One. Berlin Brandenburg Airport (BER), Cologne Bonn Airport (CGN), Frankfurt Airport (FRA), Hannover Airport (HAJ), Munich Airport (MUC), Vienna International Airport (VIE).

Southeastern Turkey and Anatolia are also represented in this list.

Aside from Adana’s regional daily link to Beirut (one of the very few that operates year-round), the route network out of this part of Turkey links mostly to European cities with large Turkish communities. 

Adana Regional Airport (ADA)

Weekly frequencies Destination airports
Seven. Beirut-Rafic Hariri International Airport (BEY).
Six. Ercan International Airport (ECN).
Two. Berlin Brandenburg Airport (BER), Dusseldorf International Airport (DUS), Stuttgart Airport (STR).
One. Cologne Bonn Airport (CGN), Frankfurt Airport (FRA), Hannover Airport (HAJ), Hamburg Airport (HAM), Munich Airport (MUC), Nuremberg Airport (NUE).

 

Hatay Airport (HTY)

Weekly frequencies Destination airport
One. Frankfurt Airport (FRA).

 

Gaziantep Oguzeli Airport (GZT)*

Weekly frequencies Destination airports
Three. Berlin Brandenburg Airport (BER).
Two. EuroAirport Basel Mulhouse Freiburg (BSL), Stuttgart Airport (STR).
One. Cologne Bonn Airport (CGN), Dusseldorf International Airport (DUS), Hamburg Airport (HAM), Vienna International Airport (VIE).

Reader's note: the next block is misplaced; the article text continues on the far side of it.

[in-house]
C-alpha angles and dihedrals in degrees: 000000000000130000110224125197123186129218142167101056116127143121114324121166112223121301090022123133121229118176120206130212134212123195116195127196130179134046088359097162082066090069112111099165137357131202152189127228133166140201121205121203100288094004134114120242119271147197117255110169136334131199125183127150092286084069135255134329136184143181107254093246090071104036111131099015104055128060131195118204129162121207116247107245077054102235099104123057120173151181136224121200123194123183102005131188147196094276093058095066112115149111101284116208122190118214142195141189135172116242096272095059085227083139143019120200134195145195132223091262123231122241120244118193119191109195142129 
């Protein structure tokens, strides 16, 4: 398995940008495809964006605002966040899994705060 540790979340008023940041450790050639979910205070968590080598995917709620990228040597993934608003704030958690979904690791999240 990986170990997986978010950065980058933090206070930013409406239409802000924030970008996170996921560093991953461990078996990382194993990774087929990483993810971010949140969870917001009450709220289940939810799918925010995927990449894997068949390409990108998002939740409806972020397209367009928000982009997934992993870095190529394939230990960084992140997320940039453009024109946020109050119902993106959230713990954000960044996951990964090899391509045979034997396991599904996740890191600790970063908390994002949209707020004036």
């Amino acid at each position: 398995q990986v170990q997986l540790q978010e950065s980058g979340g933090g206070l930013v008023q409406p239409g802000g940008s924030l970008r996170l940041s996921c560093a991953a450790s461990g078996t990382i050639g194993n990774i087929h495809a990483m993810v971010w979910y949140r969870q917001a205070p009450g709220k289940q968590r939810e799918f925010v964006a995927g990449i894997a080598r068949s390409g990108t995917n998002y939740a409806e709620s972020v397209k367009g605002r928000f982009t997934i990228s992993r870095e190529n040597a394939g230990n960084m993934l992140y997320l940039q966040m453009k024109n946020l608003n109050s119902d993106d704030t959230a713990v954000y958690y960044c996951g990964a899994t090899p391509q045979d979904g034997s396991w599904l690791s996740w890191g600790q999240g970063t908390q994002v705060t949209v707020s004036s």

* It seems that at some point during the season Turkish Airlines has also operated nonstop flights from Gaziantep to Erbil, Hannover, Munich and Paris, although not in the week we used as a sample.

Kayseri Erkilet Airport (ASR)

Weekly frequencies Destination airports
Three. Stuttgart Airport (STR).
Two. Amsterdam Airport Schiphol (AMS), Dusseldorf International Airport (DUS), Munich Airport (MUC).
One. EuroAirport Basel Mulhouse Freiburg (BSL), Cologne Bonn Airport (CGN), Copenhagen Airport (CPH), Frankfurt Airport (FRA), Geneva Airport (GVA), Imam Khomeini International Airport (IKA), Hamburg Airport (HAM), Nuremberg Airport (NUE), Vienna International Airport (VIE).

 

Diyarbakir Airport (DIY)

Weekly frequencies Destination airport
One. Dusseldorf International Airport (DUS).

 

Elazig Airport (EZS)

Weekly frequencies Destination airports
Two. Amsterdam Airport Schiphol (AMS), Frankfurt Airport (FRA), Hamburg Airport (HAM).
One. Cologne Bonn Airport (CGN), Stuttgart Airport (STR).

You may have noted that Turkey’s capital and second-largest city, Ankara, is absent from this list. Turkish Airlines does actually offer international routes out of Ankara’s Esenboga Airport (ESB), but even if these have a TK code assigned, pretty much all of them are operated by AnadoluJet. The same happens at Sabiha Gokcen International Airport (SAW), Istanbul’s second international gateway.

Featured photo courtesy of Turkish Airlines.